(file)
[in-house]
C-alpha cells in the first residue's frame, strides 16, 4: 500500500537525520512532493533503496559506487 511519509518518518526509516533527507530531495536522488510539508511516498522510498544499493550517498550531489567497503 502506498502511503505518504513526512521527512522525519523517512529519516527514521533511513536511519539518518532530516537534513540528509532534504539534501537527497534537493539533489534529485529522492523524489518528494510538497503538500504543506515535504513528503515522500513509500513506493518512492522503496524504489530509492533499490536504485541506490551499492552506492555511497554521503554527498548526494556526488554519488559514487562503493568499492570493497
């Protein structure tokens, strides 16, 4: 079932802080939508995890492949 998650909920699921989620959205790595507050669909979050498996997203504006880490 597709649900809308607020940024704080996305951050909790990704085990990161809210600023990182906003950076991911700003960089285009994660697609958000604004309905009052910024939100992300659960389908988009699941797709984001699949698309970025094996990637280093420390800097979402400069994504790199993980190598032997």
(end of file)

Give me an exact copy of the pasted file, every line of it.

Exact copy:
[in-house]
C-alpha cells in the first residue's frame, strides 16, 4: 500500500537525520512532493533503496559506487 511519509518518518526509516533527507530531495536522488510539508511516498522510498544499493550517498550531489567497503 502506498502511503505518504513526512521527512522525519523517512529519516527514521533511513536511519539518518532530516537534513540528509532534504539534501537527497534537493539533489534529485529522492523524489518528494510538497503538500504543506515535504513528503515522500513509500513506493518512492522503496524504489530509492533499490536504485541506490551499492552506492555511497554521503554527498548526494556526488554519488559514487562503493568499492570493497
């Protein structure tokens, strides 16, 4: 079932802080939508995890492949 998650909920699921989620959205790595507050669909979050498996997203504006880490 597709649900809308607020940024704080996305951050909790990704085990990161809210600023990182906003950076991911700003960089285009994660697609958000604004309905009052910024939100992300659960389908988009699941797709984001699949698309970025094996990637280093420390800097979402400069994504790199993980190598032997």